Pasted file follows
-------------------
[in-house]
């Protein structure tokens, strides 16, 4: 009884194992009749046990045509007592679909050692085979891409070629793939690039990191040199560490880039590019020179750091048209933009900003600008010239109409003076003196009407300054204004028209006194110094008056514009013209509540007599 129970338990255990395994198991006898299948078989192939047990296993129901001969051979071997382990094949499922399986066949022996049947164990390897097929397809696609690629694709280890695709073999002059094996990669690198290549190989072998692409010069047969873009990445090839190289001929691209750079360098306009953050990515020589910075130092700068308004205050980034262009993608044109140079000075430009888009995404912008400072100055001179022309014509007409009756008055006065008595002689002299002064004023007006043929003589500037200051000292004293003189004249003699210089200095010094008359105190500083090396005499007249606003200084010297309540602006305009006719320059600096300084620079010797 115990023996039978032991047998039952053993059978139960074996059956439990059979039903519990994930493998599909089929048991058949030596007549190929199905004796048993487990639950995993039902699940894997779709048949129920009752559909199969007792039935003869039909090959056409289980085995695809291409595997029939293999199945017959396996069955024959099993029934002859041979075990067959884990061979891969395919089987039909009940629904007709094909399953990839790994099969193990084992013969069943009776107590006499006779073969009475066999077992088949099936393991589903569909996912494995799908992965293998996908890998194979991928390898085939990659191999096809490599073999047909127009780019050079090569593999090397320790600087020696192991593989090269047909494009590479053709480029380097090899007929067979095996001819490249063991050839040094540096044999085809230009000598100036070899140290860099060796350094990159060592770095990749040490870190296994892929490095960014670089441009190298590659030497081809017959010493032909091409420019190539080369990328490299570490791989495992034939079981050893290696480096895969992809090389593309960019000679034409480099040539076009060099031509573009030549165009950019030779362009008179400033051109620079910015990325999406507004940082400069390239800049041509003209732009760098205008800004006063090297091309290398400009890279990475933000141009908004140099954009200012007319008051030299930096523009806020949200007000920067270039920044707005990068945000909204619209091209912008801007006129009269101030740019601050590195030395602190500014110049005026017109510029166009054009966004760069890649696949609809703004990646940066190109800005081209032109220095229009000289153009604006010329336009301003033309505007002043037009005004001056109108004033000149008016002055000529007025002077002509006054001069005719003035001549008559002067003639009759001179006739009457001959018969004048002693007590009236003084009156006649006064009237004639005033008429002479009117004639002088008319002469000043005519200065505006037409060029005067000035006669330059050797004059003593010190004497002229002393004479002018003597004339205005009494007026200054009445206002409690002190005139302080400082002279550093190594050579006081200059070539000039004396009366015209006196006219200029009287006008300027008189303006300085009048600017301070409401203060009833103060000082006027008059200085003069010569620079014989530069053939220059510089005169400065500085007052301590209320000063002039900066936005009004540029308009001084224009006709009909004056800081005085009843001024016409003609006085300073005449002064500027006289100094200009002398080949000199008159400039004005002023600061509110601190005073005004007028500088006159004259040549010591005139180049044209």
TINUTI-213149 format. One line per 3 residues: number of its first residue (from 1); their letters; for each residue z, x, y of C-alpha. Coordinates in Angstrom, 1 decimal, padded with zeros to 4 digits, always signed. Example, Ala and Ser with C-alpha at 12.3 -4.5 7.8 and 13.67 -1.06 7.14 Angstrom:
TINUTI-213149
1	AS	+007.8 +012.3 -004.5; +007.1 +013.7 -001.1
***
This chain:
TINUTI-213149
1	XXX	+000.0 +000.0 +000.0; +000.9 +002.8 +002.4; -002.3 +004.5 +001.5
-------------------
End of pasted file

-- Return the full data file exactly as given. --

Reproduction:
[in-house]
């Protein structure tokens, strides 16, 4: 009884194992009749046990045509007592679909050692085979891409070629793939690039990191040199560490880039590019020179750091048209933009900003600008010239109409003076003196009407300054204004028209006194110094008056514009013209509540007599 129970338990255990395994198991006898299948078989192939047990296993129901001969051979071997382990094949499922399986066949022996049947164990390897097929397809696609690629694709280890695709073999002059094996990669690198290549190989072998692409010069047969873009990445090839190289001929691209750079360098306009953050990515020589910075130092700068308004205050980034262009993608044109140079000075430009888009995404912008400072100055001179022309014509007409009756008055006065008595002689002299002064004023007006043929003589500037200051000292004293003189004249003699210089200095010094008359105190500083090396005499007249606003200084010297309540602006305009006719320059600096300084620079010797 115990023996039978032991047998039952053993059978139960074996059956439990059979039903519990994930493998599909089929048991058949030596007549190929199905004796048993487990639950995993039902699940894997779709048949129920009752559909199969007792039935003869039909090959056409289980085995695809291409595997029939293999199945017959396996069955024959099993029934002859041979075990067959884990061979891969395919089987039909009940629904007709094909399953990839790994099969193990084992013969069943009776107590006499006779073969009475066999077992088949099936393991589903569909996912494995799908992965293998996908890998194979991928390898085939990659191999096809490599073999047909127009780019050079090569593999090397320790600087020696192991593989090269047909494009590479053709480029380097090899007929067979095996001819490249063991050839040094540096044999085809230009000598100036070899140290860099060796350094990159060592770095990749040490870190296994892929490095960014670089441009190298590659030497081809017959010493032909091409420019190539080369990328490299570490791989495992034939079981050893290696480096895969992809090389593309960019000679034409480099040539076009060099031509573009030549165009950019030779362009008179400033051109620079910015990325999406507004940082400069390239800049041509003209732009760098205008800004006063090297091309290398400009890279990475933000141009908004140099954009200012007319008051030299930096523009806020949200007000920067270039920044707005990068945000909204619209091209912008801007006129009269101030740019601050590195030395602190500014110049005026017109510029166009054009966004760069890649696949609809703004990646940066190109800005081209032109220095229009000289153009604006010329336009301003033309505007002043037009005004001056109108004033000149008016002055000529007025002077002509006054001069005719003035001549008559002067003639009759001179006739009457001959018969004048002693007590009236003084009156006649006064009237004639005033008429002479009117004639002088008319002469000043005519200065505006037409060029005067000035006669330059050797004059003593010190004497002229002393004479002018003597004339205005009494007026200054009445206002409690002190005139302080400082002279550093190594050579006081200059070539000039004396009366015209006196006219200029009287006008300027008189303006300085009048600017301070409401203060009833103060000082006027008059200085003069010569620079014989530069053939220059510089005169400065500085007052301590209320000063002039900066936005009004540029308009001084224009006709009909004056800081005085009843001024016409003609006085300073005449002064500027006289100094200009002398080949000199008159400039004005002023600061509110601190005073005004007028500088006159004259040549010591005139180049044209």
TINUTI-213149 format. One line per 3 residues: number of its first residue (from 1); their letters; for each residue z, x, y of C-alpha. Coordinates in Angstrom, 1 decimal, padded with zeros to 4 digits, always signed. Example, Ala and Ser with C-alpha at 12.3 -4.5 7.8 and 13.67 -1.06 7.14 Angstrom:
TINUTI-213149
1	AS	+007.8 +012.3 -004.5; +007.1 +013.7 -001.1
***
This chain:
TINUTI-213149
1	XXX	+000.0 +000.0 +000.0; +000.9 +002.8 +002.4; -002.3 +004.5 +001.5